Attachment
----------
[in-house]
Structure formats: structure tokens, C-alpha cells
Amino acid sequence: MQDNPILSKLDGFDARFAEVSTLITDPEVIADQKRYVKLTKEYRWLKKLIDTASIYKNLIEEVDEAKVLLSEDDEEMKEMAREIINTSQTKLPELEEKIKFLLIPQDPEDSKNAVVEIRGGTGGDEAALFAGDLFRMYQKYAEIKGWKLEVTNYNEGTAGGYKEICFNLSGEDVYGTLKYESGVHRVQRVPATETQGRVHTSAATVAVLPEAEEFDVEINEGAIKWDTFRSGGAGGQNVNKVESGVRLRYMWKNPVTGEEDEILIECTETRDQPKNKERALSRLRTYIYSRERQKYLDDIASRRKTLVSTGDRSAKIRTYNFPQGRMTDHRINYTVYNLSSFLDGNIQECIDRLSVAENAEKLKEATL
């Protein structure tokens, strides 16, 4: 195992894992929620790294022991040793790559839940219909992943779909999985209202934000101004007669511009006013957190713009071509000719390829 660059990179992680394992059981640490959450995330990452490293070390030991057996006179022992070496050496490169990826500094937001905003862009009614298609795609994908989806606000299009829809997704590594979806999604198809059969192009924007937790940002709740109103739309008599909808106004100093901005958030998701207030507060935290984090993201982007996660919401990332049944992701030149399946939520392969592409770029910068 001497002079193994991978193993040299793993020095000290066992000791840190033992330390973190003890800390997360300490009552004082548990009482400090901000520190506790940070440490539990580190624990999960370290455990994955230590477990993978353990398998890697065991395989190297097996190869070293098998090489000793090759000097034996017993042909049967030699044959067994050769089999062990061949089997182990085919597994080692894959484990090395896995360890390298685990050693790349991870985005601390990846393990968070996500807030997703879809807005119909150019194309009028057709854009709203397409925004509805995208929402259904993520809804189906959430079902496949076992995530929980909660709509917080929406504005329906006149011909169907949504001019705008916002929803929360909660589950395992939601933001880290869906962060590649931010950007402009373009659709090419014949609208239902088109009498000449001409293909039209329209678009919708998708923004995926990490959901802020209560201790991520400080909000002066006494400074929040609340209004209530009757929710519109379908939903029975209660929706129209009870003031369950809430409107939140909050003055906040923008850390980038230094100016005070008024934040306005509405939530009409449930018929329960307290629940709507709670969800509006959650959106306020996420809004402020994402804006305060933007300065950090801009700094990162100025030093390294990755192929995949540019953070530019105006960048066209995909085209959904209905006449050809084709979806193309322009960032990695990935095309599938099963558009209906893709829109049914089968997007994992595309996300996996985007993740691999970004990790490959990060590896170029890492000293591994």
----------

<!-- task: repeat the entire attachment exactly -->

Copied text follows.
[in-house]
Structure formats: structure tokens, C-alpha cells
Amino acid sequence: MQDNPILSKLDGFDARFAEVSTLITDPEVIADQKRYVKLTKEYRWLKKLIDTASIYKNLIEEVDEAKVLLSEDDEEMKEMAREIINTSQTKLPELEEKIKFLLIPQDPEDSKNAVVEIRGGTGGDEAALFAGDLFRMYQKYAEIKGWKLEVTNYNEGTAGGYKEICFNLSGEDVYGTLKYESGVHRVQRVPATETQGRVHTSAATVAVLPEAEEFDVEINEGAIKWDTFRSGGAGGQNVNKVESGVRLRYMWKNPVTGEEDEILIECTETRDQPKNKERALSRLRTYIYSRERQKYLDDIASRRKTLVSTGDRSAKIRTYNFPQGRMTDHRINYTVYNLSSFLDGNIQECIDRLSVAENAEKLKEATL
């Protein structure tokens, strides 16, 4: 195992894992929620790294022991040793790559839940219909992943779909999985209202934000101004007669511009006013957190713009071509000719390829 660059990179992680394992059981640490959450995330990452490293070390030991057996006179022992070496050496490169990826500094937001905003862009009614298609795609994908989806606000299009829809997704590594979806999604198809059969192009924007937790940002709740109103739309008599909808106004100093901005958030998701207030507060935290984090993201982007996660919401990332049944992701030149399946939520392969592409770029910068 001497002079193994991978193993040299793993020095000290066992000791840190033992330390973190003890800390997360300490009552004082548990009482400090901000520190506790940070440490539990580190624990999960370290455990994955230590477990993978353990398998890697065991395989190297097996190869070293098998090489000793090759000097034996017993042909049967030699044959067994050769089999062990061949089997182990085919597994080692894959484990090395896995360890390298685990050693790349991870985005601390990846393990968070996500807030997703879809807005119909150019194309009028057709854009709203397409925004509805995208929402259904993520809804189906959430079902496949076992995530929980909660709509917080929406504005329906006149011909169907949504001019705008916002929803929360909660589950395992939601933001880290869906962060590649931010950007402009373009659709090419014949609208239902088109009498000449001409293909039209329209678009919708998708923004995926990490959901802020209560201790991520400080909000002066006494400074929040609340209004209530009757929710519109379908939903029975209660929706129209009870003031369950809430409107939140909050003055906040923008850390980038230094100016005070008024934040306005509405939530009409449930018929329960307290629940709507709670969800509006959650959106306020996420809004402020994402804006305060933007300065950090801009700094990162100025030093390294990755192929995949540019953070530019105006960048066209995909085209959904209905006449050809084709979806193309322009960032990695990935095309599938099963558009209906893709829109049914089968997007994992595309996300996996985007993740691999970004990790490959990060590896170029890492000293591994």